St Andrew's Day (Nov 30):
Scotland's national holiday is held on the feast day of its patron saint (tradition tells us that Saint Andrew was martyred in Patras on 30 November). Saint Andrew's Day is also a flag day: all Scottish Government buildings lower the Union Jack and raise the Saltire. If a building has two poles, the Union Jack is also flown. This is a recent development: prior to 2002, the Scottish Government observed the UK Government's flag days and only flew the Union Jack on St. Andrew's Day. Regulations were updated after Members of the Scottish Parliament complained that Scotland was the only country in the world that could not fly its national flag on its national day.
According to old custom, St. Andrew's Day was also an auspicious occasion for marriage. Single girls would pray for husbands around midnight on the eve of St. Andrew's Day. After praying, the girl would throw her shoe at the front door. If the toe pointed toward the exit when it hit, she would be wed within a year. Another custom dictated that single girls peel apples without breaking the skin and throw the peel over their shoulders. It was said that a peel that landed in the form of a letter was indicative of the name of the girl's future groom. Today, Scots people celebrate with music, dance, parades, and story-telling. Festivities often stretch over the weekend or, in the case of the town of St. Andrew's, Fife, last the entire week!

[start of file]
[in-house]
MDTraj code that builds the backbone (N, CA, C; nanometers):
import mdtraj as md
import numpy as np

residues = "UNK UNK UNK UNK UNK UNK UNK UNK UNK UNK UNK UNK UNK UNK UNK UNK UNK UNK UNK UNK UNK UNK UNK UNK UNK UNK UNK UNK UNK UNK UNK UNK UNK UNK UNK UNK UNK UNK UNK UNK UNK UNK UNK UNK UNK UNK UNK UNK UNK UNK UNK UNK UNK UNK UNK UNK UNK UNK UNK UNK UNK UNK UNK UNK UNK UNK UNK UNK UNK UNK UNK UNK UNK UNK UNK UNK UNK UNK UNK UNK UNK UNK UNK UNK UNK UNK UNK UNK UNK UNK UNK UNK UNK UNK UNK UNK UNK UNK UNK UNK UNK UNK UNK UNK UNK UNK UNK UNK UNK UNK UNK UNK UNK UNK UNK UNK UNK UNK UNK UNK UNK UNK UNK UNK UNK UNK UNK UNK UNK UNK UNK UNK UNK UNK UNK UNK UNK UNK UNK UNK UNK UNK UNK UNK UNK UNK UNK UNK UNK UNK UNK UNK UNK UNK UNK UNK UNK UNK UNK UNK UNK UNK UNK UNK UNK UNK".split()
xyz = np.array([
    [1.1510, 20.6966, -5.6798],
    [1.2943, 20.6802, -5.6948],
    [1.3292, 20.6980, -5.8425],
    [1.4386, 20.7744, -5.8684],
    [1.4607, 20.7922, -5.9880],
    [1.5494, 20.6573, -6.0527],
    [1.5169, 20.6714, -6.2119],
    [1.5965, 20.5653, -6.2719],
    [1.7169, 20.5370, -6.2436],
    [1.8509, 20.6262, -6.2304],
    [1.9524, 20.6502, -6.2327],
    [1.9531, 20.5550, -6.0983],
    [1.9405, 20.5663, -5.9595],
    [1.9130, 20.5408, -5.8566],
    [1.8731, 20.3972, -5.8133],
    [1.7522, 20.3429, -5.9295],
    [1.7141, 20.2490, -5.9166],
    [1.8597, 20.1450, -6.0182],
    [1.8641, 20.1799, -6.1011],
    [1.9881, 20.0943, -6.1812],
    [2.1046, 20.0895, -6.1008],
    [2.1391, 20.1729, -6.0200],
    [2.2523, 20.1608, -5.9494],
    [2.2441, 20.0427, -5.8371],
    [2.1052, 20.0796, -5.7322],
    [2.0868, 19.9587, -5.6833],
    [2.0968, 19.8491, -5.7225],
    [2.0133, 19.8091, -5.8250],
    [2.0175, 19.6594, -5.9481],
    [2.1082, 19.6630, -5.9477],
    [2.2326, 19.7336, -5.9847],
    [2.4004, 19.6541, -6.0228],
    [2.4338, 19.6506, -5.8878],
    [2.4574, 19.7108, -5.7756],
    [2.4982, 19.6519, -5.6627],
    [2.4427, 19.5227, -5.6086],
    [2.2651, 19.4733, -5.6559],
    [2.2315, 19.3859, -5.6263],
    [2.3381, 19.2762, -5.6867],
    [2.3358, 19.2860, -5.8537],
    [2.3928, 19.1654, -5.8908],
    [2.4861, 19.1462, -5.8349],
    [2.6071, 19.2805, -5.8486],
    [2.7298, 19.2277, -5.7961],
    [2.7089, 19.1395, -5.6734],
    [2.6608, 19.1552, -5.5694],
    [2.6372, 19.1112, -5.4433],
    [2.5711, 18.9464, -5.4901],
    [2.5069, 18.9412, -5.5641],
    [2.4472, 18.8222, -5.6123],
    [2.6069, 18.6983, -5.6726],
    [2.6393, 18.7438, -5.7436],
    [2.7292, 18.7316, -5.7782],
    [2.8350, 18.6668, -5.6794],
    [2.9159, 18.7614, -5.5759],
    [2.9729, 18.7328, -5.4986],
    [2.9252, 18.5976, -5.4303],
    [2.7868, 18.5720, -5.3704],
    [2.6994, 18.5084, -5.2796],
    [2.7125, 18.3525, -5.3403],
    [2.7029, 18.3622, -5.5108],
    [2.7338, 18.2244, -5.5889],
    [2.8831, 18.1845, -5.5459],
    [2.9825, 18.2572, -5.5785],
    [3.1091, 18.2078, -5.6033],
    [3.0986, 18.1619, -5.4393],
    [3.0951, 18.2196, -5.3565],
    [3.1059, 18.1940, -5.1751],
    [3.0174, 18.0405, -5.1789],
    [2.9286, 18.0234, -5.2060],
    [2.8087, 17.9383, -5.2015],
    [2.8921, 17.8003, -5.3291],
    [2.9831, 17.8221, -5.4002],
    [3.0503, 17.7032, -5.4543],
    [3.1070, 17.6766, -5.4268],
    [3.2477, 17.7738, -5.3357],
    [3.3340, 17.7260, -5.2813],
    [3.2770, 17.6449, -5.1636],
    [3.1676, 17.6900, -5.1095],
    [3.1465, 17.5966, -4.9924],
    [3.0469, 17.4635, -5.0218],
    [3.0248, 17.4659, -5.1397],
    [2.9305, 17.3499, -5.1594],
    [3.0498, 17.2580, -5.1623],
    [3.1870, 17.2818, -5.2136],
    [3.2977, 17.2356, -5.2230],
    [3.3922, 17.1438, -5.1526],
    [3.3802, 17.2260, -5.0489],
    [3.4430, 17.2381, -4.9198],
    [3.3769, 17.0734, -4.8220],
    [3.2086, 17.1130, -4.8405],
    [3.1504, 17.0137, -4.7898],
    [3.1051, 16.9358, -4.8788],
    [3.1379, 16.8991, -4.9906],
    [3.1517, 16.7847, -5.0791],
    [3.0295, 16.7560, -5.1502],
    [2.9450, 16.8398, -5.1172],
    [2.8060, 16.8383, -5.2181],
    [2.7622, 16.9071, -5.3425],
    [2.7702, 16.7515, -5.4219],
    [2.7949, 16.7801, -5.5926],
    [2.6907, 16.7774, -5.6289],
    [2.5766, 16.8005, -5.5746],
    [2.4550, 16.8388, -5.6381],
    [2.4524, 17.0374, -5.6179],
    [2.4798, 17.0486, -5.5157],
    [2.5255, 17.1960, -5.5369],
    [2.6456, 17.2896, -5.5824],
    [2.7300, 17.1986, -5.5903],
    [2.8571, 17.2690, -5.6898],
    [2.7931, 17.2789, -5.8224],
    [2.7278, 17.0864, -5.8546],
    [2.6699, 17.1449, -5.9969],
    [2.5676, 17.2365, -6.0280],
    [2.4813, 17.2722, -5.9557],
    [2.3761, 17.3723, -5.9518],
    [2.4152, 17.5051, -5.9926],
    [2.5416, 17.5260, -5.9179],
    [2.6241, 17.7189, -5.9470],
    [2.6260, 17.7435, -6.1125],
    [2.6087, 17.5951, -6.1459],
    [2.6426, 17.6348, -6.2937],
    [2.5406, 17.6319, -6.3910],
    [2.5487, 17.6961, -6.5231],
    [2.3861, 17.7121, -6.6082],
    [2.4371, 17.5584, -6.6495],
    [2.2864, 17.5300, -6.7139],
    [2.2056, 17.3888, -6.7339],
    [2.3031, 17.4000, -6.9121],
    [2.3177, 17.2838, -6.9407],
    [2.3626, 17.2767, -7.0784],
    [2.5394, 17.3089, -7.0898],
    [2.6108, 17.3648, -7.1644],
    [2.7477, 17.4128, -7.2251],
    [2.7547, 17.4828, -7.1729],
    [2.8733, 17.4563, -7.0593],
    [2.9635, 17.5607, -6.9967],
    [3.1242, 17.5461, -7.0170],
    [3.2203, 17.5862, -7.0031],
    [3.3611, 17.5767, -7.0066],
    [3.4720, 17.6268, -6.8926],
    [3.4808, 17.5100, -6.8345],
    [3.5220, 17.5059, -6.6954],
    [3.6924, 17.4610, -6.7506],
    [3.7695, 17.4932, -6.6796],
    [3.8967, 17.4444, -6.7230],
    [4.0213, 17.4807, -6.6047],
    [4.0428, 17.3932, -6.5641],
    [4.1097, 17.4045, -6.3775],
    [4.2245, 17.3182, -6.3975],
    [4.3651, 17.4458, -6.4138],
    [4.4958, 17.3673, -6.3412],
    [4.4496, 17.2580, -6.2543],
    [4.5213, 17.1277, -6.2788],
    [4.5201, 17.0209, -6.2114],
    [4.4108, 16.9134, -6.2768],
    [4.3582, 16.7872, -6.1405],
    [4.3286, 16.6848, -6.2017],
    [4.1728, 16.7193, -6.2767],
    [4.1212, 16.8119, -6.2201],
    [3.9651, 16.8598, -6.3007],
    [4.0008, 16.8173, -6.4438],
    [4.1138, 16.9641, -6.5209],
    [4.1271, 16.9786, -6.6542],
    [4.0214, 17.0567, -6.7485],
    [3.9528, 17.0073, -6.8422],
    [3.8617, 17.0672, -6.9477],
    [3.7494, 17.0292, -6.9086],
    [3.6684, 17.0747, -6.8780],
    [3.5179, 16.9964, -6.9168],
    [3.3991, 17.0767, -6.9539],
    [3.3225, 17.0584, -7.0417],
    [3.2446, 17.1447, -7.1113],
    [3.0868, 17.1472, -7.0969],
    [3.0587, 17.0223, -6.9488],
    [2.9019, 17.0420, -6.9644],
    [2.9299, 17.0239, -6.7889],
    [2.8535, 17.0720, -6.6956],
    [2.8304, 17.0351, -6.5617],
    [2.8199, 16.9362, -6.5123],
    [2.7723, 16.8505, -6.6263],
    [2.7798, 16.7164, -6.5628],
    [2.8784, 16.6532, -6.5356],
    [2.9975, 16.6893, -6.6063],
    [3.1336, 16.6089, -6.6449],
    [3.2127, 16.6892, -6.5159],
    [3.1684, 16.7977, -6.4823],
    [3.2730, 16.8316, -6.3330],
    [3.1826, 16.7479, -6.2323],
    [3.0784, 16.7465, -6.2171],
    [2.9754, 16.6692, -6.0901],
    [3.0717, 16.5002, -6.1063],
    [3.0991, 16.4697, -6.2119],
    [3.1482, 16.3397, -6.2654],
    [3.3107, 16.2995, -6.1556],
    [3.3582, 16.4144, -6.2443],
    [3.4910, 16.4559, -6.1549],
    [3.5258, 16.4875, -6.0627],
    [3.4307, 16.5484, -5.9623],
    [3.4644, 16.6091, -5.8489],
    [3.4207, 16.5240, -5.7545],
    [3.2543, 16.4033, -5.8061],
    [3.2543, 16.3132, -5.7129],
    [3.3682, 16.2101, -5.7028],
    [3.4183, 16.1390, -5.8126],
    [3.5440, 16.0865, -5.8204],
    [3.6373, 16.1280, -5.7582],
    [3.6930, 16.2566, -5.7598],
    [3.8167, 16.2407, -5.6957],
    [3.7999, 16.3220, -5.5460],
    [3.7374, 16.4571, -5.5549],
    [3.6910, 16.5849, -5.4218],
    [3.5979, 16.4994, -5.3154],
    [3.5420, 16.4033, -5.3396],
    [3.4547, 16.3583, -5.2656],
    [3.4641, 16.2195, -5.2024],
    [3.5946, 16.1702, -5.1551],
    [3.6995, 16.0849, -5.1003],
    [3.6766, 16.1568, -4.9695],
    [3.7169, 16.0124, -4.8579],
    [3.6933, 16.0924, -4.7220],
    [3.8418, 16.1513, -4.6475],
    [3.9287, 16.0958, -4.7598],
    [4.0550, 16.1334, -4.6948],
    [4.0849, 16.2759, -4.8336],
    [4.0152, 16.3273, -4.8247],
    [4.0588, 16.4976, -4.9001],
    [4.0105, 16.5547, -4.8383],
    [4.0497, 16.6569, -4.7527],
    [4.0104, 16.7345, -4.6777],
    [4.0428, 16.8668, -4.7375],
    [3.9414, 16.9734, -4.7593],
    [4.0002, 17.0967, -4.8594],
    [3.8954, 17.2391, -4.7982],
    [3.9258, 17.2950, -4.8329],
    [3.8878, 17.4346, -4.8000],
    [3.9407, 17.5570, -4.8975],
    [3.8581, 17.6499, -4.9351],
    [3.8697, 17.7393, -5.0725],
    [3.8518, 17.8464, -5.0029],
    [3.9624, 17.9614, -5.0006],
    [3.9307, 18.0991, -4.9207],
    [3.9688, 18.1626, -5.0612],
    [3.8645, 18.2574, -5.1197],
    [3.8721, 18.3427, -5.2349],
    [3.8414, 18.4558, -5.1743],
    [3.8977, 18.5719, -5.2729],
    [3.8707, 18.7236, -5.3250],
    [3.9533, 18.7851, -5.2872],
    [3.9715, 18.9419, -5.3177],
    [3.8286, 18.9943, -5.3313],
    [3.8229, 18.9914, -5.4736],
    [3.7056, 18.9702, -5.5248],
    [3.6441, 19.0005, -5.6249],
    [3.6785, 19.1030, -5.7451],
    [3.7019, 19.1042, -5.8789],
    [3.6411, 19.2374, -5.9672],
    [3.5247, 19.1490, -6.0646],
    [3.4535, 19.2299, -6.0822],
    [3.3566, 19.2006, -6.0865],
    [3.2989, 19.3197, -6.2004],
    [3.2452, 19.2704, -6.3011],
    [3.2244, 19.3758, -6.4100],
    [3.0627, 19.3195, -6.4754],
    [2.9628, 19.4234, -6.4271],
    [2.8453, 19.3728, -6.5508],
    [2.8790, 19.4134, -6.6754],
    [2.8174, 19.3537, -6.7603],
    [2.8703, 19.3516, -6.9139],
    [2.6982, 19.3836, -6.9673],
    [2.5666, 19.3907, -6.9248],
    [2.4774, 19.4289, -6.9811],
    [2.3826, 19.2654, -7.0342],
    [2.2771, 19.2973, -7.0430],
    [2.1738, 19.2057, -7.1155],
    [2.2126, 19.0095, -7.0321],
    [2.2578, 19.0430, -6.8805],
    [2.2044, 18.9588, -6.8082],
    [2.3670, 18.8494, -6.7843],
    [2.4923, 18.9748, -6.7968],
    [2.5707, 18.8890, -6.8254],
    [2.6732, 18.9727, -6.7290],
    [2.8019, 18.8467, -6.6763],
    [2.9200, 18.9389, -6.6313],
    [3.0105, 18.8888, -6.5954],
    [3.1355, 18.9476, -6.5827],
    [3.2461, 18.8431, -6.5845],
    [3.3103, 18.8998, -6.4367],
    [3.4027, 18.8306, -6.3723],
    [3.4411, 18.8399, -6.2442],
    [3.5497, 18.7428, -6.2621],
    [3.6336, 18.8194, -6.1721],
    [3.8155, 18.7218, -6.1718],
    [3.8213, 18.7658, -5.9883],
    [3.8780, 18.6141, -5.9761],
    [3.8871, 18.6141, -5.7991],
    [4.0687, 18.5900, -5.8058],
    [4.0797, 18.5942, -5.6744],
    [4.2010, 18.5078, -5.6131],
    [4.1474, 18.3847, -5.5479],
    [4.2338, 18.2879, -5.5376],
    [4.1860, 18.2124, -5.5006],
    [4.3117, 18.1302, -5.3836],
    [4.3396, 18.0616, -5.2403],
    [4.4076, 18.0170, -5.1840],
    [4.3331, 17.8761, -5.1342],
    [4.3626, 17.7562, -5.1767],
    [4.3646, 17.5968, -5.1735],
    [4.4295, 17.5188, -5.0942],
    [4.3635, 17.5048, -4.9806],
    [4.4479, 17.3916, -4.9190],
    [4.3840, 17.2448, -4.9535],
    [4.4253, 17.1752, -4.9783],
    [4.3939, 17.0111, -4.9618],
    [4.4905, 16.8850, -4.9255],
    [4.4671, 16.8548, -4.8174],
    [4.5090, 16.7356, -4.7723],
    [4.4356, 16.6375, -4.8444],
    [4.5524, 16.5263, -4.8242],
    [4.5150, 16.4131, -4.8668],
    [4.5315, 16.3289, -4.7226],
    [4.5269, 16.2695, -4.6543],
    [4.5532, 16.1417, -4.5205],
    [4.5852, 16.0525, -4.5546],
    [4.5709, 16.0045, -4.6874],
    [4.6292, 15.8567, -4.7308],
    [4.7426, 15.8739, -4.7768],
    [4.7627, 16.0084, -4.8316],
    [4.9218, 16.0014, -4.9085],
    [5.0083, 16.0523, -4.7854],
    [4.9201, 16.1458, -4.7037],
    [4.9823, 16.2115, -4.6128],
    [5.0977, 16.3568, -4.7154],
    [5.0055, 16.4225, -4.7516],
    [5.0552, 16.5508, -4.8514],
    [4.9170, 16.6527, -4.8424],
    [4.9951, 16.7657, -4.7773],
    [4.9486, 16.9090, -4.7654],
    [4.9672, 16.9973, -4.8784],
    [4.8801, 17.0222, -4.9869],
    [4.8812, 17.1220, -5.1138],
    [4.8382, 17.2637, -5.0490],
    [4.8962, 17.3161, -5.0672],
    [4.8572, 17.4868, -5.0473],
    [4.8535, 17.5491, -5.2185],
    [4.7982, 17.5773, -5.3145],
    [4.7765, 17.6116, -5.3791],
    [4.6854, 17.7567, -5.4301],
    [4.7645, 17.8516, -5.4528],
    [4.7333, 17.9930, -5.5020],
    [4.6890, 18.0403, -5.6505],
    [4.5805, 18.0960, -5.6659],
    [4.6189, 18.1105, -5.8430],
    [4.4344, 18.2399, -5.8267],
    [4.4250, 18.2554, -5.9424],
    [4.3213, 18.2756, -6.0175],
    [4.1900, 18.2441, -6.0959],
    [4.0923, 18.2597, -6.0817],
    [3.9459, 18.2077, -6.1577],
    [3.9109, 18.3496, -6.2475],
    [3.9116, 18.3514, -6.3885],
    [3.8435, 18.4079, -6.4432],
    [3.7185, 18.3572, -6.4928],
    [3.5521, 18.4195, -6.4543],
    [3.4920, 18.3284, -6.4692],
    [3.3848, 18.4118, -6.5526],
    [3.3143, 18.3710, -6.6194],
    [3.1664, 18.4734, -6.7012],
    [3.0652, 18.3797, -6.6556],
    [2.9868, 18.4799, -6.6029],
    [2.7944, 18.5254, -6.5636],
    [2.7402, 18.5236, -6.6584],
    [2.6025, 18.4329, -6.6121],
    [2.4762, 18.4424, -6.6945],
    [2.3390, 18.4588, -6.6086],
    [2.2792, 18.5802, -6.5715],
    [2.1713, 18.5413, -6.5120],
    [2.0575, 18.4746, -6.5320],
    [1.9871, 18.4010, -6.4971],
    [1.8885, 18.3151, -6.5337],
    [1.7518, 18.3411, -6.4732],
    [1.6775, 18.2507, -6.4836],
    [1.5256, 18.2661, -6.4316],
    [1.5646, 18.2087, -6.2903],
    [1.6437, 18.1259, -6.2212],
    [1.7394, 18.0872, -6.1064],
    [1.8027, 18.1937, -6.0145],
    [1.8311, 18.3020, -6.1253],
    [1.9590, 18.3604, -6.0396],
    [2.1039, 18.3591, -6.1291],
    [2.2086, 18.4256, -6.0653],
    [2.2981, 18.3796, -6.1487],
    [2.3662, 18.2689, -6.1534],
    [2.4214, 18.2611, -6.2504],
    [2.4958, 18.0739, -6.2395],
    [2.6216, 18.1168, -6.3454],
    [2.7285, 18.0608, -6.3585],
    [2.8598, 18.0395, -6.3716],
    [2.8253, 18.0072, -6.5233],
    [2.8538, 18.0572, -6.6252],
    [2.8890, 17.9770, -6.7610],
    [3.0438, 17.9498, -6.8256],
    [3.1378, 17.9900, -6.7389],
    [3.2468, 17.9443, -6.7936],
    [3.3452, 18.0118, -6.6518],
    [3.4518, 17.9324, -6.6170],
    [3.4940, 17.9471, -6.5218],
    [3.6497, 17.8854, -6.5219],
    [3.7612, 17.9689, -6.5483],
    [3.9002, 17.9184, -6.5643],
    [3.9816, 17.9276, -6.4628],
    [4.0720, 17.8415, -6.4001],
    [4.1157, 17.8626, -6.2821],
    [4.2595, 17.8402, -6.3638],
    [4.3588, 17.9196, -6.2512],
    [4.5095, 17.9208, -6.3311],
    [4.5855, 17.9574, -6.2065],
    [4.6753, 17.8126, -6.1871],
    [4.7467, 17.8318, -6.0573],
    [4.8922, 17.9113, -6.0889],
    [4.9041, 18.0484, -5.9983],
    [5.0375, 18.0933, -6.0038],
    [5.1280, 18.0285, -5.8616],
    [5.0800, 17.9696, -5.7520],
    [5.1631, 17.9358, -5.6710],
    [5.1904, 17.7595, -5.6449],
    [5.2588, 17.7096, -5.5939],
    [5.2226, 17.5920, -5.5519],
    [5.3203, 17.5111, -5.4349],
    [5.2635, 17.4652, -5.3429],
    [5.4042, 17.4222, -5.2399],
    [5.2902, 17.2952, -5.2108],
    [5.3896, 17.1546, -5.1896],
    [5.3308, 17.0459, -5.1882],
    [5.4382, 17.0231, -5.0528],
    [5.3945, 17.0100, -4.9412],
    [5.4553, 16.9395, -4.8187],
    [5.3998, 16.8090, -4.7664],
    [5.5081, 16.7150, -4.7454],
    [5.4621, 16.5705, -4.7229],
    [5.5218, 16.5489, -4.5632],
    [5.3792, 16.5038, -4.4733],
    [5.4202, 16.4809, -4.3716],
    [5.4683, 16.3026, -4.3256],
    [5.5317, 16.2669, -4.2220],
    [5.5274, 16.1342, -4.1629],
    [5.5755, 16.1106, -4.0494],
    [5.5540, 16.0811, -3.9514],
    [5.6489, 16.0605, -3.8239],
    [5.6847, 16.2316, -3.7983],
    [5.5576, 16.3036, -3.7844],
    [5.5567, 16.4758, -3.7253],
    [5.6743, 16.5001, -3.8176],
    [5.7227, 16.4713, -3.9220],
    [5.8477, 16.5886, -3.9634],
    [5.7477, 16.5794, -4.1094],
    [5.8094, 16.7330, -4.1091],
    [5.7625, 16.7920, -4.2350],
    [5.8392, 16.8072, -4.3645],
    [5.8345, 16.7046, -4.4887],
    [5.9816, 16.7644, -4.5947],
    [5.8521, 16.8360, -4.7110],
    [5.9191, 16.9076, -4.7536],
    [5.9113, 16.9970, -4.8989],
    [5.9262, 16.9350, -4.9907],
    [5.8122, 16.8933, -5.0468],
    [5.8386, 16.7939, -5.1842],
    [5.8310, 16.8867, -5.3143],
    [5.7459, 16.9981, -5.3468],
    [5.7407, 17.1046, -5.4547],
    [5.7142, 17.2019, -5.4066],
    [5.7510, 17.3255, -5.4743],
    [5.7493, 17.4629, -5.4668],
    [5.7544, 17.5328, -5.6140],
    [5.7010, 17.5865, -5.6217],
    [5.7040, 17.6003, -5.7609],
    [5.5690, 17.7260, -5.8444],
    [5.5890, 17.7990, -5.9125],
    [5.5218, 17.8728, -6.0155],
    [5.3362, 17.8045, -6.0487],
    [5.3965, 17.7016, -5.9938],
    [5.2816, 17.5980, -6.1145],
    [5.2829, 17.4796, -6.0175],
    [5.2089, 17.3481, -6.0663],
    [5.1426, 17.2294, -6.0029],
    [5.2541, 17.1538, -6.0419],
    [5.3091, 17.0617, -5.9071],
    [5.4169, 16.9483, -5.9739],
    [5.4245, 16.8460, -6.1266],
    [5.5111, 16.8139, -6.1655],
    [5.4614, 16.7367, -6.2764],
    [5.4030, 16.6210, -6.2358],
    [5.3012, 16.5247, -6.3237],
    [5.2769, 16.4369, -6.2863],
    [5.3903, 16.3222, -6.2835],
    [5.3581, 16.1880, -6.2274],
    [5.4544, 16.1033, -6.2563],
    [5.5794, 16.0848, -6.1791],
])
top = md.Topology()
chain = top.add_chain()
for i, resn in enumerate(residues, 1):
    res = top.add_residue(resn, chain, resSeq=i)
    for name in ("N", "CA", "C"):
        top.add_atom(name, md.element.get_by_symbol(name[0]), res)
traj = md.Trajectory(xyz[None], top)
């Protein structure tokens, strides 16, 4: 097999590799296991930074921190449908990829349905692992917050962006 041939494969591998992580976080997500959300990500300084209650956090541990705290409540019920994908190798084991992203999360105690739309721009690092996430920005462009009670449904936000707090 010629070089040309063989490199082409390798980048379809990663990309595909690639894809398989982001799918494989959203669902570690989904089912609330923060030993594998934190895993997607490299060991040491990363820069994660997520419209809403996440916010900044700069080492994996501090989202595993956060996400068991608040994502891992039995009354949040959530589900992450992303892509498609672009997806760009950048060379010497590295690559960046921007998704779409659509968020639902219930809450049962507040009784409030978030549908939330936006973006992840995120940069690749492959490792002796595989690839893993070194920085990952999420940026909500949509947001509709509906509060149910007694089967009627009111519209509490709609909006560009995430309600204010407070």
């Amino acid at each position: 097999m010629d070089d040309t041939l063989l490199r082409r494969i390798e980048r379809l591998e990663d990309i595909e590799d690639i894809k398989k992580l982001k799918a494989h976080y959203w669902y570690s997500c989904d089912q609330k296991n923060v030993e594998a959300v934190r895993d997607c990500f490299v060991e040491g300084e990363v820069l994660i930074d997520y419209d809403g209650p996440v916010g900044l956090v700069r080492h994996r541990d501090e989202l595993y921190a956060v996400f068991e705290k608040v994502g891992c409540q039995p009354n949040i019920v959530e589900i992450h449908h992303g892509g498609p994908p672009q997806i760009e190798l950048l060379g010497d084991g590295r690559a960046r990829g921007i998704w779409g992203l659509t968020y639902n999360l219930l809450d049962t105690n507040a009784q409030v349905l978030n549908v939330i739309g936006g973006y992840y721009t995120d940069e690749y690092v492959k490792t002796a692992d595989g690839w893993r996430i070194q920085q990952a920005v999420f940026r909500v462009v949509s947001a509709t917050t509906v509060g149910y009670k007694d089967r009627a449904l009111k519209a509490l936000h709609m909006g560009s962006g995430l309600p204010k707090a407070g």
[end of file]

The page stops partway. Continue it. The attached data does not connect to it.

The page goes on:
In 2008, Saint Andrew's Presbyterian Church in Windsor held its first St. Andrew's day celebration with a luncheon consisting of traditional Scottish fare: meat pies, neeps and tatties, and Christmas pudding with rum sauce. The food of old custom, singed sheep's head, was not served.